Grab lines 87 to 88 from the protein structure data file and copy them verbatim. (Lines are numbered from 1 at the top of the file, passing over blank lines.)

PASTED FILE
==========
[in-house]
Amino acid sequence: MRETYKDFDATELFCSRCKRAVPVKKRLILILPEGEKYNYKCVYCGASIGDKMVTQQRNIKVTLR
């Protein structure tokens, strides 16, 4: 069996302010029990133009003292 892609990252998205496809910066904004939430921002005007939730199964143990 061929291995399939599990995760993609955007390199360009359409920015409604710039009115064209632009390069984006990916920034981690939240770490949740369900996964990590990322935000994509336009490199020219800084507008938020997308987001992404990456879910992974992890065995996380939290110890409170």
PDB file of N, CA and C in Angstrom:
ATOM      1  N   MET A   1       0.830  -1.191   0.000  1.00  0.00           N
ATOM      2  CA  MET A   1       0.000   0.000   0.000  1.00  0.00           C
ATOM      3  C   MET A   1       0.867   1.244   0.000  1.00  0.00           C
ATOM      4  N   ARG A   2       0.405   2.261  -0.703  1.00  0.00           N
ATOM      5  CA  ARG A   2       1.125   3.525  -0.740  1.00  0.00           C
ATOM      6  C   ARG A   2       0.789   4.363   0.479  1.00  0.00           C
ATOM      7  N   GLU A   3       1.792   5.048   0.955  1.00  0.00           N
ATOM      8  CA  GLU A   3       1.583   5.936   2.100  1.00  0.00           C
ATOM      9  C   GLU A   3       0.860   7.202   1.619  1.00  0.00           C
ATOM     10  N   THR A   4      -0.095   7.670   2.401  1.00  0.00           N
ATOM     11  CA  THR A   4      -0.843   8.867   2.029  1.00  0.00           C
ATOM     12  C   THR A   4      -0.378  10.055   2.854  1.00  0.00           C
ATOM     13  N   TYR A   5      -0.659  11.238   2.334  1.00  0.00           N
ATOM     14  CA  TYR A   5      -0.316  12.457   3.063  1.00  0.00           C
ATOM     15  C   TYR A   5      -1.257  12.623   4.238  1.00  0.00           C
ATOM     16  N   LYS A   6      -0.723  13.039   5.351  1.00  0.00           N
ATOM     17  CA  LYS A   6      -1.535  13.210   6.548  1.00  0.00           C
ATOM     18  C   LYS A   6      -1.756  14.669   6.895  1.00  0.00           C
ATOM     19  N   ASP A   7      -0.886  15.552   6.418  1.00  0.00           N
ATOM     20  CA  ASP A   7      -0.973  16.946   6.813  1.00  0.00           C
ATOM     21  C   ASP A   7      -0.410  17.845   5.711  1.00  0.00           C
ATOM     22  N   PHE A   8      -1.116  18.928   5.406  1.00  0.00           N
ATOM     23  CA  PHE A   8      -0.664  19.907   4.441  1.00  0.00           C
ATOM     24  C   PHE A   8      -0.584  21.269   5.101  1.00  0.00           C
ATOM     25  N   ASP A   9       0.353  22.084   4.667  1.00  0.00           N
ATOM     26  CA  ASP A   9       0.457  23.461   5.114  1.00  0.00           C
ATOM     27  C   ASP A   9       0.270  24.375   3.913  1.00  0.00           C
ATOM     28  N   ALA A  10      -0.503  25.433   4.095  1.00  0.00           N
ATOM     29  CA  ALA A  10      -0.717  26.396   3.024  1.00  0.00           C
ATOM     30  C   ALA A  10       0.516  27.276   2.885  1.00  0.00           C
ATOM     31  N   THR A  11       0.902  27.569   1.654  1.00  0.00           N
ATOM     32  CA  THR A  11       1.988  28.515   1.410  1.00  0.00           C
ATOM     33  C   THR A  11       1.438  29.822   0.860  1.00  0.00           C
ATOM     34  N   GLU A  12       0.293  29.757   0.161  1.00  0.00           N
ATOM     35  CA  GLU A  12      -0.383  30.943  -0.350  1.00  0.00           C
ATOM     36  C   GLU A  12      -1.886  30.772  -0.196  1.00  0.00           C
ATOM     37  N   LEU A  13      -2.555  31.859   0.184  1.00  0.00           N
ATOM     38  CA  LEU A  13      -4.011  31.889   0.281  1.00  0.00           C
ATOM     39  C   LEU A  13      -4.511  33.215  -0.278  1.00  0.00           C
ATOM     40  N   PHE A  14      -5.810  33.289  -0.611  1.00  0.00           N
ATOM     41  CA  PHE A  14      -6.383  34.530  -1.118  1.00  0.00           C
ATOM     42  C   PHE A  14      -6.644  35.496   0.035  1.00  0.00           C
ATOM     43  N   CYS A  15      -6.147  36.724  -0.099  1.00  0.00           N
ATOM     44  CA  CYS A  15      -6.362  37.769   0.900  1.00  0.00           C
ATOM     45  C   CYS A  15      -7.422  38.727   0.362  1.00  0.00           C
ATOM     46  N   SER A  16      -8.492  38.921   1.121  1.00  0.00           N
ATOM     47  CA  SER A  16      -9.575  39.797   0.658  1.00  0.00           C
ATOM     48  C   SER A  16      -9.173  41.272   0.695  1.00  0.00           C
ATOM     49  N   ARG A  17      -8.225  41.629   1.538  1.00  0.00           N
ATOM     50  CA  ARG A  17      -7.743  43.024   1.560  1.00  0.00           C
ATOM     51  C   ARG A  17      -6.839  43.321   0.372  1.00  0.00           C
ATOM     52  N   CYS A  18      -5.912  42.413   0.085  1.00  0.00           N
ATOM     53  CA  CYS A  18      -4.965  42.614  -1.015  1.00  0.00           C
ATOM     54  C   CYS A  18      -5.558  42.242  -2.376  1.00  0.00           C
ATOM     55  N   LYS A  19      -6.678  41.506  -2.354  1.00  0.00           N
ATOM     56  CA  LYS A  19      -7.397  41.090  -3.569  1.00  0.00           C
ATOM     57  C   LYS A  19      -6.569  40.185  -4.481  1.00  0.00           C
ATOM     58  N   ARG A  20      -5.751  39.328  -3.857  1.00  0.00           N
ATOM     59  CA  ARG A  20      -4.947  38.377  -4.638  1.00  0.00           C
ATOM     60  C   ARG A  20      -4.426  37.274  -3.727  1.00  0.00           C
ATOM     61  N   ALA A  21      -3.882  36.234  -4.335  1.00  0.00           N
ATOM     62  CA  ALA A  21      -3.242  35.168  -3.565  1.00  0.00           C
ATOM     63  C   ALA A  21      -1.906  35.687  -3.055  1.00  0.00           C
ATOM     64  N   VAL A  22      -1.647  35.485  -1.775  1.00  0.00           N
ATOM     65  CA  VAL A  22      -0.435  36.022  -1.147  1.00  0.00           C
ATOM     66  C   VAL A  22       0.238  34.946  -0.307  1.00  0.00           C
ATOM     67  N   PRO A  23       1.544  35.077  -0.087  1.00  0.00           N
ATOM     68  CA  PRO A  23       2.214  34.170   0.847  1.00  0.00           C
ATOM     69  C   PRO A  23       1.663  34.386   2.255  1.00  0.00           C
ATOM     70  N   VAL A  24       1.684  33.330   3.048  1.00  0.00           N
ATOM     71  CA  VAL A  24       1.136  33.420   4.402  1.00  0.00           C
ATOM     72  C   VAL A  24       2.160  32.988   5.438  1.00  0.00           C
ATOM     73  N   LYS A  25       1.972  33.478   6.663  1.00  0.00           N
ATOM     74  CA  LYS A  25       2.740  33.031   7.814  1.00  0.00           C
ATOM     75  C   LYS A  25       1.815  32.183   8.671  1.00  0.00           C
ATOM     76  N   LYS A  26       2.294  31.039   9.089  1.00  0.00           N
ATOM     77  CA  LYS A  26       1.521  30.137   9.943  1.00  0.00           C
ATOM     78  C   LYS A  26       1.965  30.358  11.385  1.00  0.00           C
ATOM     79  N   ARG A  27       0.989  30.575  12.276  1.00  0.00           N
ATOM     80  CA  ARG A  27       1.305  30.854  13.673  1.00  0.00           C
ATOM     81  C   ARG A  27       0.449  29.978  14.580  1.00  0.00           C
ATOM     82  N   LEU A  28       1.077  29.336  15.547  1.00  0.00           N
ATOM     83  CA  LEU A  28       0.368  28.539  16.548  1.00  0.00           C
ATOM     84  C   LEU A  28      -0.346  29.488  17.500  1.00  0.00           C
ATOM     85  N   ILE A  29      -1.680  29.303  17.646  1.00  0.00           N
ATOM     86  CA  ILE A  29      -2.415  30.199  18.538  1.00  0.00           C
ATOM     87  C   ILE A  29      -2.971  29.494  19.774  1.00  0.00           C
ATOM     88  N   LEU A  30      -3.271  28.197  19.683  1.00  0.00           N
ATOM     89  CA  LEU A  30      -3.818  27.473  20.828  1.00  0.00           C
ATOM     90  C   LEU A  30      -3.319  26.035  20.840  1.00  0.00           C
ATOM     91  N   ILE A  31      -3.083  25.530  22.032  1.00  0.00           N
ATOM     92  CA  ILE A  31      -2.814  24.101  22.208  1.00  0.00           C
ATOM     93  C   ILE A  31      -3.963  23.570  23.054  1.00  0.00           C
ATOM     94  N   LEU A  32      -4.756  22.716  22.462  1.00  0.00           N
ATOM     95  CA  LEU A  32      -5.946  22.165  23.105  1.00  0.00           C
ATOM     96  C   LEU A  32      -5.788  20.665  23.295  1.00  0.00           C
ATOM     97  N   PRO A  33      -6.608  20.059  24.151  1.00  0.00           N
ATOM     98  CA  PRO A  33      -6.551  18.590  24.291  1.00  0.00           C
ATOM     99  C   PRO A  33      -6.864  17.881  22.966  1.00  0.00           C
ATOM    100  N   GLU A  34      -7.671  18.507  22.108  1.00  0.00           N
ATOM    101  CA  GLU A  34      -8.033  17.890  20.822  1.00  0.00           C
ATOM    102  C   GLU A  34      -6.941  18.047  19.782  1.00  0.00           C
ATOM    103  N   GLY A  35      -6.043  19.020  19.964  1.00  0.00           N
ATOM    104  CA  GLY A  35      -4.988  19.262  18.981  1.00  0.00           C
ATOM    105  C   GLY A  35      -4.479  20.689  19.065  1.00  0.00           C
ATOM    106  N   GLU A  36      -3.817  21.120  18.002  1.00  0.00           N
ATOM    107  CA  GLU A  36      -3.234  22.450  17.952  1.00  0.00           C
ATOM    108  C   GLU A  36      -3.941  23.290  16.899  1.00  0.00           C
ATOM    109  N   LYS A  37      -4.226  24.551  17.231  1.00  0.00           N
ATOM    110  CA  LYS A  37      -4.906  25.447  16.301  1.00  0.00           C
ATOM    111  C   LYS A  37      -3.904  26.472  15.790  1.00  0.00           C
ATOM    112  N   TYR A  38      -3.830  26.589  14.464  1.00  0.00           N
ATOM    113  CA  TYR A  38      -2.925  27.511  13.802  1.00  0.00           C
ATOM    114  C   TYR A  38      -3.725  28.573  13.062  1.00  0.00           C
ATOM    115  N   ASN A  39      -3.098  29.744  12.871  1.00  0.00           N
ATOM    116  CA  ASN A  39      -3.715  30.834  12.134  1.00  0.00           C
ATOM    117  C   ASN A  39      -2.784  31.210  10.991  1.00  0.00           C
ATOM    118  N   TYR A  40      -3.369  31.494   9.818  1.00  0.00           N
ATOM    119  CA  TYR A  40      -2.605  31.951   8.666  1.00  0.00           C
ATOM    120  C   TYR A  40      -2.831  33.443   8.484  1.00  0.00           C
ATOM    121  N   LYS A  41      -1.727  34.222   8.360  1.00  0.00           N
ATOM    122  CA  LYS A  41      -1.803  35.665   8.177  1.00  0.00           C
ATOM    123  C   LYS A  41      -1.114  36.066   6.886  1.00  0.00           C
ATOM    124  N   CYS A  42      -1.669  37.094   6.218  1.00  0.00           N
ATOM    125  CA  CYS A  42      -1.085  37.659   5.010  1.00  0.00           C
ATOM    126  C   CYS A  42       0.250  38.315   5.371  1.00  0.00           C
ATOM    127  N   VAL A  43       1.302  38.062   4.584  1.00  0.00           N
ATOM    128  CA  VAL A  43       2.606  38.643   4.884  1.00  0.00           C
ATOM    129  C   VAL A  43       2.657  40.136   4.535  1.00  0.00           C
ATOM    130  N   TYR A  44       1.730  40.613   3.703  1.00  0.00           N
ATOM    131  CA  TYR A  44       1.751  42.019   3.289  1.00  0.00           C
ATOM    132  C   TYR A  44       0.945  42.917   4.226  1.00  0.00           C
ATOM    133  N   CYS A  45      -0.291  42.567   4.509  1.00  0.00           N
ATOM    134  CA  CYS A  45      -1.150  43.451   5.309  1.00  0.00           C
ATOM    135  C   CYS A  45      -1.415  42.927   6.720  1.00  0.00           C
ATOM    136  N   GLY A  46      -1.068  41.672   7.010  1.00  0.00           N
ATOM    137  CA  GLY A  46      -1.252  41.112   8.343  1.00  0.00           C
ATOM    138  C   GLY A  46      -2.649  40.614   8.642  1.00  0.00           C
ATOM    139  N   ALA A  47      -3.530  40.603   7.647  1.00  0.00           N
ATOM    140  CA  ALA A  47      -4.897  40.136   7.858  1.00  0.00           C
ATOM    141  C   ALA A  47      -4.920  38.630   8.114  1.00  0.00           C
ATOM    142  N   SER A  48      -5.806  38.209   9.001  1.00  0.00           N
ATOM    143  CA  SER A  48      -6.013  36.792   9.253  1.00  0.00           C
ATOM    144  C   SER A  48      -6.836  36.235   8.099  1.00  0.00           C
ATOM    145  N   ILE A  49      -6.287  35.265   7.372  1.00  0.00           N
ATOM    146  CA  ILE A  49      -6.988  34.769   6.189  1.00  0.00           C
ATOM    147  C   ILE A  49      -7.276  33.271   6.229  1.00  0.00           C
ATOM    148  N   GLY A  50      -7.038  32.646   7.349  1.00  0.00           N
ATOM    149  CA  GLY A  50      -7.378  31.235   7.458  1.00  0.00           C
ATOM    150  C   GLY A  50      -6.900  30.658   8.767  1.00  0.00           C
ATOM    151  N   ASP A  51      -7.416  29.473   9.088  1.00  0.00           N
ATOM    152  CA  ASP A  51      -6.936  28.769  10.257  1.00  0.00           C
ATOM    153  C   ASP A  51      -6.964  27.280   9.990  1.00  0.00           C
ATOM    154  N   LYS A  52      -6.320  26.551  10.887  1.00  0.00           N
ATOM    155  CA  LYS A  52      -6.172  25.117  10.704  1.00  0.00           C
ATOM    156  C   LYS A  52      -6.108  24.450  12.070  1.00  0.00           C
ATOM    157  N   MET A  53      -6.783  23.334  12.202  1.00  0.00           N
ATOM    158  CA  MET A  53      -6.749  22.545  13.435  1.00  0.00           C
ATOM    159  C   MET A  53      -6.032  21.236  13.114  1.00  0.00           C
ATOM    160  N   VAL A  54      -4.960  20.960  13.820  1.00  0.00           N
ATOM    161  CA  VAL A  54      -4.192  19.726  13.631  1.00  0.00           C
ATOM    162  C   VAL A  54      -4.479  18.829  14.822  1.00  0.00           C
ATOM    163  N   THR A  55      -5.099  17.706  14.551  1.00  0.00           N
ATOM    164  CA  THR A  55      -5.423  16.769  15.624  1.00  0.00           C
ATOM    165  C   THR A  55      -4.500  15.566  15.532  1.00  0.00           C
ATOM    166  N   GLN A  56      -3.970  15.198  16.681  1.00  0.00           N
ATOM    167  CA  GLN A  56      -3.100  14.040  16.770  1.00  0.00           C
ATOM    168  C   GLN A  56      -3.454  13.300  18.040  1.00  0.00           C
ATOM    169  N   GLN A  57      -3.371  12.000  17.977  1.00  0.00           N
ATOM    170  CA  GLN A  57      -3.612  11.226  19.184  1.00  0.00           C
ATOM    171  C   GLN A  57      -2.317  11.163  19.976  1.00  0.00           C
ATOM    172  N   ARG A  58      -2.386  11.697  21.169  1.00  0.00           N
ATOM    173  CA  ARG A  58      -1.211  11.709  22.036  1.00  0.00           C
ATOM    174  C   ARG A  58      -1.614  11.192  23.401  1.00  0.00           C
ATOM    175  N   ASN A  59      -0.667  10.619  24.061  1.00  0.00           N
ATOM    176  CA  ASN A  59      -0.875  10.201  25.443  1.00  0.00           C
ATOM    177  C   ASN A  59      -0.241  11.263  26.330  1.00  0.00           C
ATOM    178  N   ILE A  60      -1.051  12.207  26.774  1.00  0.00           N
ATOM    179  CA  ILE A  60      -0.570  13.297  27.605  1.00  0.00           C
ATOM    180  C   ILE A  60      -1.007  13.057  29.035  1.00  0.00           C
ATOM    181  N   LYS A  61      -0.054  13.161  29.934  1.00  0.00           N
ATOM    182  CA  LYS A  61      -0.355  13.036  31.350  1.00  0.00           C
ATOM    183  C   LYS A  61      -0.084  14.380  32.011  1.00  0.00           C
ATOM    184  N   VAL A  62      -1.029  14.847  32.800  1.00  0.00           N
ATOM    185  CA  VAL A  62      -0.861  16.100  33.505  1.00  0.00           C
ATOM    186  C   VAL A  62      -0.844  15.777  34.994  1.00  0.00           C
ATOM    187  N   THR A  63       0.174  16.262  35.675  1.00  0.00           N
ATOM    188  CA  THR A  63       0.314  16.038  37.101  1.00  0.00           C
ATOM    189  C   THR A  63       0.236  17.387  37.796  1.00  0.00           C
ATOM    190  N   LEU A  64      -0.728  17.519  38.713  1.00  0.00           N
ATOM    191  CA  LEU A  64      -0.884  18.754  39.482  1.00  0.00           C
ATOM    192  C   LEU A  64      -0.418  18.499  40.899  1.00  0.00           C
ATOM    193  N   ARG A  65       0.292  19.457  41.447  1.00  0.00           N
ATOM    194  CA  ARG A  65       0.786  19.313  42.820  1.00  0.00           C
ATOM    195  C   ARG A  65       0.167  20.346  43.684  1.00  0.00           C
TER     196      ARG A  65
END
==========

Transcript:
ATOM     83  CA  LEU A  28       0.368  28.539  16.548  1.00  0.00           C
ATOM     84  C   LEU A  28      -0.346  29.488  17.500  1.00  0.00           C